Adin Scannell

unread,
Dec 8, 2020, 12:28:30 PM12/8/20
to Gabriele Minì, gVisor Users [Public]
On Tue, Dec 8, 2020 at 1:58 AM Gabriele Minì <mini.ga...@gmail.com> wrote:

Thank you for you detailed answer!

Il giorno lunedì 7 dicembre 2020 alle 18:03:59 UTC+1 asca...@google.com ha scritto:
On Sun, Dec 6, 2020 at 4:31 AM Gabriele Minì <mini.ga...@gmail.com> wrote:
Hello everyone,  

i have some questions about how memory is managed in Sentry. To make things as simple as possibile, if I have an application that allocate a buffer (with malloc) and then accesses the allocated pages by writing to them, then:
  1. does Sentry internally calls mmap to request memory in order to satisfy the request made by malloc?
Not directly, no. The Sentry has its own vma b-tree, and each vma has it's own "pma", which corresponds to some region allocated from the backing memfd. See pkg/sentry/mm and you'll be able to see how it all works. The host memory will be mapped when the first fault occurs (and only in appropriate chunks independent of the size the user mmap'ed).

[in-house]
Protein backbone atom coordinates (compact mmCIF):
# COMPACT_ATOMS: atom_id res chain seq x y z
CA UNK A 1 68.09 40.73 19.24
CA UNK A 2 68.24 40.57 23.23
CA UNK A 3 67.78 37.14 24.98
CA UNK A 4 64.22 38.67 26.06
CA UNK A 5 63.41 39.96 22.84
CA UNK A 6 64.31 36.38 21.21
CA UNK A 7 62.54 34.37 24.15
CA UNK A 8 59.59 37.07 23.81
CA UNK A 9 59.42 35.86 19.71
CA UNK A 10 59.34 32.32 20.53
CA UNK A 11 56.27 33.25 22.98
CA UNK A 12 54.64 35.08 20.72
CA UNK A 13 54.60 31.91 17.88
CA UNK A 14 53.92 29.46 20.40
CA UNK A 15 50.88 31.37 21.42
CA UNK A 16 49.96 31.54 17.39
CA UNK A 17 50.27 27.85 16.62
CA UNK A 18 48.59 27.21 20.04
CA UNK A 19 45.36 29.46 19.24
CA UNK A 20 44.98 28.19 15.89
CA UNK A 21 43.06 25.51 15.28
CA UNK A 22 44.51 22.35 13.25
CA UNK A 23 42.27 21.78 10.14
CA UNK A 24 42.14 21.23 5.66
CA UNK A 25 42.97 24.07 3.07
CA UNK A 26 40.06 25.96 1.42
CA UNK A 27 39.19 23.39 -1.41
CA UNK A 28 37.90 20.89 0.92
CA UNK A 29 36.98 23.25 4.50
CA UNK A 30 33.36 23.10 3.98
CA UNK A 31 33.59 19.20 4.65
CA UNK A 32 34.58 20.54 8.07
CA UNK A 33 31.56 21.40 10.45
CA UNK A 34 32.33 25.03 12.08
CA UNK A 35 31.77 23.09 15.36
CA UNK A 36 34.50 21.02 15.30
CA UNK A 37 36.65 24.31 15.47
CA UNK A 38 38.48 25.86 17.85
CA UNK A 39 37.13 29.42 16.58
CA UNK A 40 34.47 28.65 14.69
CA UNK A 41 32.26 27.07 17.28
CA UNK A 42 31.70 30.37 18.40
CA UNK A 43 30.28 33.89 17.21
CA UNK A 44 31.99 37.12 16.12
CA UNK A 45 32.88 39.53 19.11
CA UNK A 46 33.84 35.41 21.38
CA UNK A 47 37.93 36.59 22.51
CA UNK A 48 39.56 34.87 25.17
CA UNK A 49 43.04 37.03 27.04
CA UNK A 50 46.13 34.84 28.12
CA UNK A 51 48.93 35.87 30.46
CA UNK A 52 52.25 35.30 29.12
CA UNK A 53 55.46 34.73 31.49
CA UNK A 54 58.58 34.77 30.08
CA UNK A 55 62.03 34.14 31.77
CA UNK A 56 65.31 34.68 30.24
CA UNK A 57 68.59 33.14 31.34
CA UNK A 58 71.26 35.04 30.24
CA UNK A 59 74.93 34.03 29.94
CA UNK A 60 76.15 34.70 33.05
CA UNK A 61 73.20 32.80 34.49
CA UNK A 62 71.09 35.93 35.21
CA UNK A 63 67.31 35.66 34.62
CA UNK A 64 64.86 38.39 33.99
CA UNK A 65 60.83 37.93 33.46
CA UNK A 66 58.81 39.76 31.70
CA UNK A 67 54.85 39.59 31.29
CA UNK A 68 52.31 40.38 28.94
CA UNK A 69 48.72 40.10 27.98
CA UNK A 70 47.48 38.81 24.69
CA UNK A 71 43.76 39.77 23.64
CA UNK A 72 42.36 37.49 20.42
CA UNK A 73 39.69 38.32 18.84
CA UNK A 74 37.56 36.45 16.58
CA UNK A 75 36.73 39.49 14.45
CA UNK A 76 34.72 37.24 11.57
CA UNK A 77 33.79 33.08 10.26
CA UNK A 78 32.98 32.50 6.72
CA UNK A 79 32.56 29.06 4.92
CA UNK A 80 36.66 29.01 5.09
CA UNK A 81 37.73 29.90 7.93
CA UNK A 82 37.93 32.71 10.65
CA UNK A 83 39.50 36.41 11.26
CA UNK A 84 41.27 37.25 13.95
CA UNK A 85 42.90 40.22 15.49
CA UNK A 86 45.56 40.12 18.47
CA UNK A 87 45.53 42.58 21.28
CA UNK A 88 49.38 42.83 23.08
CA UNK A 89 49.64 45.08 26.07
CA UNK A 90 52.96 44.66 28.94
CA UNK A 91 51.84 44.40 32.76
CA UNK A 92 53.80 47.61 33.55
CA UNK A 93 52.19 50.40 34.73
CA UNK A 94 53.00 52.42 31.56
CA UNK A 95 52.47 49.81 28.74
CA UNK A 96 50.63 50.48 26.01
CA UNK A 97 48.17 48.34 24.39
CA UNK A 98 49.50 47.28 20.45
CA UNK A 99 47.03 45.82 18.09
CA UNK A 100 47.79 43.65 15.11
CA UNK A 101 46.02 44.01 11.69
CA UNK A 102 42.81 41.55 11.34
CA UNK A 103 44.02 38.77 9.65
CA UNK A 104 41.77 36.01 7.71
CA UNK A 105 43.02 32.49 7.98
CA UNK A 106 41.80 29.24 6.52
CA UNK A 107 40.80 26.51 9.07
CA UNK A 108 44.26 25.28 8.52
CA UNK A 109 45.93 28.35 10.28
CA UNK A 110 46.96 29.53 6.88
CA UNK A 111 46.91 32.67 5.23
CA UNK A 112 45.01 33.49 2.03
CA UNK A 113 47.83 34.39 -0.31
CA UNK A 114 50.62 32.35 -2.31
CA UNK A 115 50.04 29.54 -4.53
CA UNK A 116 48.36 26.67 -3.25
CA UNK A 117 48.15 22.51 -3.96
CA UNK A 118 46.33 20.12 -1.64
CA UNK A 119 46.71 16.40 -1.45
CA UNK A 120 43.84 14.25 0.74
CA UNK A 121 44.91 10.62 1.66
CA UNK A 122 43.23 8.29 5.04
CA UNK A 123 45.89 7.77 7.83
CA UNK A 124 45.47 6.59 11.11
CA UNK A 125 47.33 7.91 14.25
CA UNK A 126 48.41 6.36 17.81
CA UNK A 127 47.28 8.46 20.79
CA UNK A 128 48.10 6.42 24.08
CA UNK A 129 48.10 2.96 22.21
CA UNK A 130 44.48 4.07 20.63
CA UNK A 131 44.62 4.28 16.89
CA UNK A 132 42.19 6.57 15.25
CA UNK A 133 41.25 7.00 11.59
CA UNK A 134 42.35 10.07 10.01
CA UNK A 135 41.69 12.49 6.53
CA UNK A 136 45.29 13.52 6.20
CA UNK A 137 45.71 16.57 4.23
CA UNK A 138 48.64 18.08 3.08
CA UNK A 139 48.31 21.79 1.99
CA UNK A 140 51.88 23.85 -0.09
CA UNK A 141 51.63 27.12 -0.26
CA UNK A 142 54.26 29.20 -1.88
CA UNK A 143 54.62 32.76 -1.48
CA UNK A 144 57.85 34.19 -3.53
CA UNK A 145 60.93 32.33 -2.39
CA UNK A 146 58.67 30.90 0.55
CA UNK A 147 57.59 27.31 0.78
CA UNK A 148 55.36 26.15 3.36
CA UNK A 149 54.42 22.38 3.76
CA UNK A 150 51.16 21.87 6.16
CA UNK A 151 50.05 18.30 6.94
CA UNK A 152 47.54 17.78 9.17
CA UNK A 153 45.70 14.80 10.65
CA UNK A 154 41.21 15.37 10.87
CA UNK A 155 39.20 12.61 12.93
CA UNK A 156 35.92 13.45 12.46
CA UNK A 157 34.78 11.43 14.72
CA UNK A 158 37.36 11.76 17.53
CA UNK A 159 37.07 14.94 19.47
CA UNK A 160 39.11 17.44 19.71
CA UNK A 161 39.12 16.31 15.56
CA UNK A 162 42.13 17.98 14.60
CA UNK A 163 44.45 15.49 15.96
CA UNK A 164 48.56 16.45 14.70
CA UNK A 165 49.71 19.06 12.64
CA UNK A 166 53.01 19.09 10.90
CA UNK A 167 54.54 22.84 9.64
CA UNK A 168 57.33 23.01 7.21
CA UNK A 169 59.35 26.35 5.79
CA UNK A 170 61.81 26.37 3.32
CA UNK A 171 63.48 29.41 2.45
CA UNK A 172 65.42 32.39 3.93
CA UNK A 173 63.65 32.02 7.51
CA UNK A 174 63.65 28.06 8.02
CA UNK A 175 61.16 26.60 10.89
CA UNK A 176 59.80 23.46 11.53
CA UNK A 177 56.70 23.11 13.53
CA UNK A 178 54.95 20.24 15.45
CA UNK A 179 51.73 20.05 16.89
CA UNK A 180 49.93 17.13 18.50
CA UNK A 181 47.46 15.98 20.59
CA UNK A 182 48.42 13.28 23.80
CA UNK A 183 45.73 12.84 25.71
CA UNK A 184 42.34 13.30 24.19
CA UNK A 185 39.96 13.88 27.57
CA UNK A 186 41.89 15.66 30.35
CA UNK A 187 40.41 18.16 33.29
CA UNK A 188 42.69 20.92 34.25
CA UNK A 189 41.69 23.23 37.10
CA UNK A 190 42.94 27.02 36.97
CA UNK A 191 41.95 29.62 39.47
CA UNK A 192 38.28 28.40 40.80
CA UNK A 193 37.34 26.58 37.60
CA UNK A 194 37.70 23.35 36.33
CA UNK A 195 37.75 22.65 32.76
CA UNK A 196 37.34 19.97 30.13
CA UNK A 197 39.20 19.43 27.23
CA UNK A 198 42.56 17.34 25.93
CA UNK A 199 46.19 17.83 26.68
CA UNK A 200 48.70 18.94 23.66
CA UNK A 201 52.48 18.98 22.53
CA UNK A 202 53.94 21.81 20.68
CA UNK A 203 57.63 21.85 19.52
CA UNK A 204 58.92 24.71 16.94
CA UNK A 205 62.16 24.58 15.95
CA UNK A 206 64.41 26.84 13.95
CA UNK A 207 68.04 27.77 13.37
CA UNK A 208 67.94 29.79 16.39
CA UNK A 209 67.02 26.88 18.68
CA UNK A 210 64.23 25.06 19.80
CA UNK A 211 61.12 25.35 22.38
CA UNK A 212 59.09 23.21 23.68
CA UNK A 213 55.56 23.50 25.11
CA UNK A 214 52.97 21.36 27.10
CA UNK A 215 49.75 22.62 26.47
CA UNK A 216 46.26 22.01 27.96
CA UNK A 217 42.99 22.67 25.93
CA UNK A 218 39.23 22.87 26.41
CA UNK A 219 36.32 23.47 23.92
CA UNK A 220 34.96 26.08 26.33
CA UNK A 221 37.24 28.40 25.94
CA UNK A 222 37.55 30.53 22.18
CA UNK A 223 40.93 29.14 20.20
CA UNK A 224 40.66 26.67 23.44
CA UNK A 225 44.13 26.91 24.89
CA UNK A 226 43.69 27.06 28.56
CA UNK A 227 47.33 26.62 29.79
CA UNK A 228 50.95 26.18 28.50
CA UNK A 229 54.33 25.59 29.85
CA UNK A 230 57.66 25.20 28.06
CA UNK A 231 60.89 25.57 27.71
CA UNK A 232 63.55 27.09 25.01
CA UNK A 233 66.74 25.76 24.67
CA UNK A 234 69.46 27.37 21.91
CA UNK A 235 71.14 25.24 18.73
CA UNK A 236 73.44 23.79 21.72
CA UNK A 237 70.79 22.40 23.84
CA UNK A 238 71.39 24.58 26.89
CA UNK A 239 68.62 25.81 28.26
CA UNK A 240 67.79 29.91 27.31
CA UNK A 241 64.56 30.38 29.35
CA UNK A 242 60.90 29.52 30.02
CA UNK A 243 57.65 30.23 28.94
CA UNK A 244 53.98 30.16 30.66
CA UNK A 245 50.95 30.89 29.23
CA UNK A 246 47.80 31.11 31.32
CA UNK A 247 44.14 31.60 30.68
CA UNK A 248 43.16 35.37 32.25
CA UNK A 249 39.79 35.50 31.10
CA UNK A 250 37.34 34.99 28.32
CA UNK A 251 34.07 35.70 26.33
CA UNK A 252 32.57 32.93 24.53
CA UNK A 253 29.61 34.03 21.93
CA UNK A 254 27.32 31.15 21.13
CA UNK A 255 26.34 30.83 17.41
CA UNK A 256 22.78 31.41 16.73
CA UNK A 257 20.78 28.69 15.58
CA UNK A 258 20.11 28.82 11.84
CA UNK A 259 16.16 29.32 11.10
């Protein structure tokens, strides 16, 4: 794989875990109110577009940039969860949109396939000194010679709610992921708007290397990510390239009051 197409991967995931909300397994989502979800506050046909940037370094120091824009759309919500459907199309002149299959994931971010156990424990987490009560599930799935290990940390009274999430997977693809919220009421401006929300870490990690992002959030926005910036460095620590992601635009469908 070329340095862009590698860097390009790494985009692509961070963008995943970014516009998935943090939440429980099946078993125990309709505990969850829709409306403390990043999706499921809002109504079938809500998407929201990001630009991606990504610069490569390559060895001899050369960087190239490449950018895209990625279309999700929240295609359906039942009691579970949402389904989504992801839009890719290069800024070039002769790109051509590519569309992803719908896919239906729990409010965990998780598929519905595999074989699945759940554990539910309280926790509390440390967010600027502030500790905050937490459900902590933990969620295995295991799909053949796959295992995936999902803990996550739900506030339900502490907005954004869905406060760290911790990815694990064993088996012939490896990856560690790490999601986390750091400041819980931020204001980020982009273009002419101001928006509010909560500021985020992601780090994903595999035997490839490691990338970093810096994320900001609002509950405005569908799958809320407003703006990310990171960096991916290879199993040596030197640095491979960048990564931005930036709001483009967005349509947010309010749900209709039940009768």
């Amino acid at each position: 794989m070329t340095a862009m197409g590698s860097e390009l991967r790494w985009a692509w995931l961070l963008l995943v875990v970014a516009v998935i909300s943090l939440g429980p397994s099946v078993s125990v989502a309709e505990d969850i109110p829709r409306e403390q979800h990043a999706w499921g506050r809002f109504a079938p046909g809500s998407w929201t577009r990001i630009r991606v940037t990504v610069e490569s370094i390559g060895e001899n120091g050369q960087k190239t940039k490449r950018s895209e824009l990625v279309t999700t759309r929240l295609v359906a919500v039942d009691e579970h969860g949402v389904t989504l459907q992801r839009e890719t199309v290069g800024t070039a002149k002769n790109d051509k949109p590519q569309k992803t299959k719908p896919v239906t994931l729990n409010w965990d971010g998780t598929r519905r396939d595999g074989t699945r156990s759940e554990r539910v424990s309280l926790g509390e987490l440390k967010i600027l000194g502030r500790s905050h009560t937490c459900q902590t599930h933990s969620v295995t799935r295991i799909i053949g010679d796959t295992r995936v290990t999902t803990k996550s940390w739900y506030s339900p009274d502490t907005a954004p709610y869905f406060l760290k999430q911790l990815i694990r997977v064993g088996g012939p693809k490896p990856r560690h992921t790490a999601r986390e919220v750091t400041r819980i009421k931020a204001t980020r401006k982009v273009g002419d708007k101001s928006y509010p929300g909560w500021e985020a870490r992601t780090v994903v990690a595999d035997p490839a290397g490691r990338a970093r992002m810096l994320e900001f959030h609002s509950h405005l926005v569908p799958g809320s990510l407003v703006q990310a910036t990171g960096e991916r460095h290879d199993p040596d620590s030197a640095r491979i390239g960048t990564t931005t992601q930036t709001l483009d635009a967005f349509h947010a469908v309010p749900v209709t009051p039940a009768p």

Great! so if I call malloc without touching the allocated pages I just pay the cost of creating a mapping inside Sentry. Instead, when I try to access one of those pages, a fault occurs, and some physical memory from the host need to be allocated, right? 

Note that malloc() is one level removed from a system call itself. Depending on the implementation and parameters, a call to malloc() may or may not result in an mmap system call.
 
  1. When accessing memory do we pay the cost of having an address translation from Sentry (virtual to physical) to host (virtual to physical) ? If yes how we store those mappings?